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The Chive


   The funniest, nastiest movie reviews anywhere.


This one goes out to all the Shakespeare-lovin' motherfuckers out there.

Tomorrowland, and Tomorrowland, and Tomorrowland,
Creeps in its snail's pace from scene to scene,
To the last stupid syllable of Clooney's "climactic" speech.

And all the wasted minutes before have lighted fools,

(I'm looking at you, Bird and Lindelof) the way to cinematic cuntery.

Out, out, brief careers!

Tomorrowland is but a half-formed shadow, a piss-poor player,

That stutters and mutters its two hours upon the screen,

And then is seen no more. 

It is a boring tale, told by a fucking idiot, full of sound and CGI,
Signifying nothing . . . other than just how mediocre movies have become.

*drops quill*

Disney's back for another helping of brand cannibalism.  And can you blame them?  Hollywood's a Skinner Box.  It shits something out, and if audiences vomit up scads of money for it the suits happily shout, "Shit out more of the same!"  A kiddie ride served as the basis for the gobsmackingly profitable Pirates of the Caribbean series.  So why couldn't an area of their theme parks do the same?  Behold Tomorrowland, a whiz-bang ode to inspiration and optimism that's as inspirational and optimistic as a visit to the DMV.

Motorcycle-ridin', John-Lennon-t-shirt-wearin', drone-flyin', alleged genius, Casey Newton (Britt "I Play A Teenager But Look Every Bit Of My 25 Years" Robertson), would be the first and loudest clapping her hands to save Tinker Bell's life.  This gets her an invitation to Tomorrowland, which exists in an alternate universe and/or the future - the movie can't be bothered to really pin it down.

For no particular reason, Casey teams up with exiled Tomorrowlander Frank Walker (George "Your Mom's Masturbatory Fantasy" Clooney).  Walker is an angry, bitter, mean old fuck, so casting Mr. Nice Guy Clooney in the role makes exactly the same amount of sense as everything else in this no-bake-cheescake of a flick.  Which is to say, none.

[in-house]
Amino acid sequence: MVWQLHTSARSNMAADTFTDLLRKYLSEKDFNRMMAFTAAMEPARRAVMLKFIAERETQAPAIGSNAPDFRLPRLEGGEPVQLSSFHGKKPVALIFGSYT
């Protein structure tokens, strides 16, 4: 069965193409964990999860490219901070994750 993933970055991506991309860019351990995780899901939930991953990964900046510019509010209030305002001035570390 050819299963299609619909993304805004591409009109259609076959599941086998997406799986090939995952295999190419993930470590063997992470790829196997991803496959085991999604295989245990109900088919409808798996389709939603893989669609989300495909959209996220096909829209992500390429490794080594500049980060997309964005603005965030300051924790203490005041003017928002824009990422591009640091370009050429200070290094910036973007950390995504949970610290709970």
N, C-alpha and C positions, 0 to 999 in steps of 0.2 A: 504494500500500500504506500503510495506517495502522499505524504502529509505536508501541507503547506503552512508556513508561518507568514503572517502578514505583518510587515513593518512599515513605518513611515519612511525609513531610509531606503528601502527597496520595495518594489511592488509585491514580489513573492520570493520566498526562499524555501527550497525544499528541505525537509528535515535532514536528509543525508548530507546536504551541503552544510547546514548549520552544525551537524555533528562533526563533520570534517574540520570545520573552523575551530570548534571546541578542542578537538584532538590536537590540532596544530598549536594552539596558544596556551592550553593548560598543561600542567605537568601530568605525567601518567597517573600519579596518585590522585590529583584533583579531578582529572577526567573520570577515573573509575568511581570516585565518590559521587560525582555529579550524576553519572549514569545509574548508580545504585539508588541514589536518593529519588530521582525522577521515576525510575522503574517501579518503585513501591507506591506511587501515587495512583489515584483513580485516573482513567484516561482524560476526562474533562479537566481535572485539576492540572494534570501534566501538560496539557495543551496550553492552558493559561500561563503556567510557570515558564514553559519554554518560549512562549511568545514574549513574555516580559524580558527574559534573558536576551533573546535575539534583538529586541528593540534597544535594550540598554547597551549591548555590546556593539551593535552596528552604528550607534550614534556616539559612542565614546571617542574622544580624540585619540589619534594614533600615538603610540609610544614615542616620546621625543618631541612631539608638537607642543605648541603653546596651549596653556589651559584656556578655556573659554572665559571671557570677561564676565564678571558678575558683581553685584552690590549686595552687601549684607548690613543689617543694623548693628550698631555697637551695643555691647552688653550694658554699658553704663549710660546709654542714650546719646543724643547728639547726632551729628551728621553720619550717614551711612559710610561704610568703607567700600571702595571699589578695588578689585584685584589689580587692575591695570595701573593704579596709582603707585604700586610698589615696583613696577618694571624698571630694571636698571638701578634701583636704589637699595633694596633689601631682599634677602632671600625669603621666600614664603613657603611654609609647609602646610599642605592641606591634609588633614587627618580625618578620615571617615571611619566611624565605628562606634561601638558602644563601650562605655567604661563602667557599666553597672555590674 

After dodging killer robots stolen whole cloth from Agent Smith in The Matrix, the two make it to Tomorrowland, a sort of Galt's Gulch built by the likes of Edison, Tesla and Verne, where the best and brightest live lives of pure excellence and artistic majesty.

Which, of course, we don't get to see a moment of.  Instead, we zoom around a generic, utopic futurescape where everyone is attractive - there must be a "No fatties or uggos!" sign posted on the front gate - and where every building is a spire.   What is it with the future and fucking spires?  Are all other types of architecture verboten?  Howard Roark would not be pleased.

Director Brad "I Should Stick To Animation" Bird and screenwriter Damon "I've Never Met An Ending I Couldn't Fuck Up" Lindelof clearly want to say something about the power of positive thinking and children being the future and other such shiny niceties, but they only succeed in hinting vaguely at any of it. 

Maybe if they'd spent a fraction of the time they devoted to making Tomorrowland an extended Disney resorts commercial - they cram in Space Mountain, the "It's a Small World" ride, the monorail and the Epcot Center sphere - on plot and character they'd have ended up with pixie dust and fireworks rather than sawdust and wet squibs?

May 24, 2015